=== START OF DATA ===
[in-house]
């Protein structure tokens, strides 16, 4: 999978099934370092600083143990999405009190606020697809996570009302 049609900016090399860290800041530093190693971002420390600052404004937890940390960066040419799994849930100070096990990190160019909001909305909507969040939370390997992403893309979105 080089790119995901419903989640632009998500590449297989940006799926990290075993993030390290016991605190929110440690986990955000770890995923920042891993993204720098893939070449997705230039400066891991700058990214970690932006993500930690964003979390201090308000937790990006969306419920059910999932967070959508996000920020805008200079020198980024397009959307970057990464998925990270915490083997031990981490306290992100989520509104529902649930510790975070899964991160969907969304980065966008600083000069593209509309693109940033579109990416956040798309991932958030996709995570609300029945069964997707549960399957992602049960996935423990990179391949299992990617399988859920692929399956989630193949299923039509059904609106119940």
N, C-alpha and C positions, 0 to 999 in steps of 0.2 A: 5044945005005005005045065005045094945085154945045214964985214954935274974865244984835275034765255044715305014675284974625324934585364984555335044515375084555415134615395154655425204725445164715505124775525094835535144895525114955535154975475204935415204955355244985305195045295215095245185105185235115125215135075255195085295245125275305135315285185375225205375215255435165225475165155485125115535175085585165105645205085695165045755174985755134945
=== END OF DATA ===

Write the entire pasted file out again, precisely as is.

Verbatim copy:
[in-house]
């Protein structure tokens, strides 16, 4: 999978099934370092600083143990999405009190606020697809996570009302 049609900016090399860290800041530093190693971002420390600052404004937890940390960066040419799994849930100070096990990190160019909001909305909507969040939370390997992403893309979105 080089790119995901419903989640632009998500590449297989940006799926990290075993993030390290016991605190929110440690986990955000770890995923920042891993993204720098893939070449997705230039400066891991700058990214970690932006993500930690964003979390201090308000937790990006969306419920059910999932967070959508996000920020805008200079020198980024397009959307970057990464998925990270915490083997031990981490306290992100989520509104529902649930510790975070899964991160969907969304980065966008600083000069593209509309693109940033579109990416956040798309991932958030996709995570609300029945069964997707549960399957992602049960996935423990990179391949299992990617399988859920692929399956989630193949299923039509059904609106119940």
N, C-alpha and C positions, 0 to 999 in steps of 0.2 A: 5044945005005005005045065005045094945085154945045214964985214954935274974865244984835275034765255044715305014675284974625324934585364984555335044515375084555415134615395154655425204725445164715505124775525094835535144895525114955535154975475204935415204955355244985305195045295215095245185105185235115125215135075255195085295245125275305135315285185375225205375215255435165225475165155485125115535175085585165105645205085695165045755174985755134945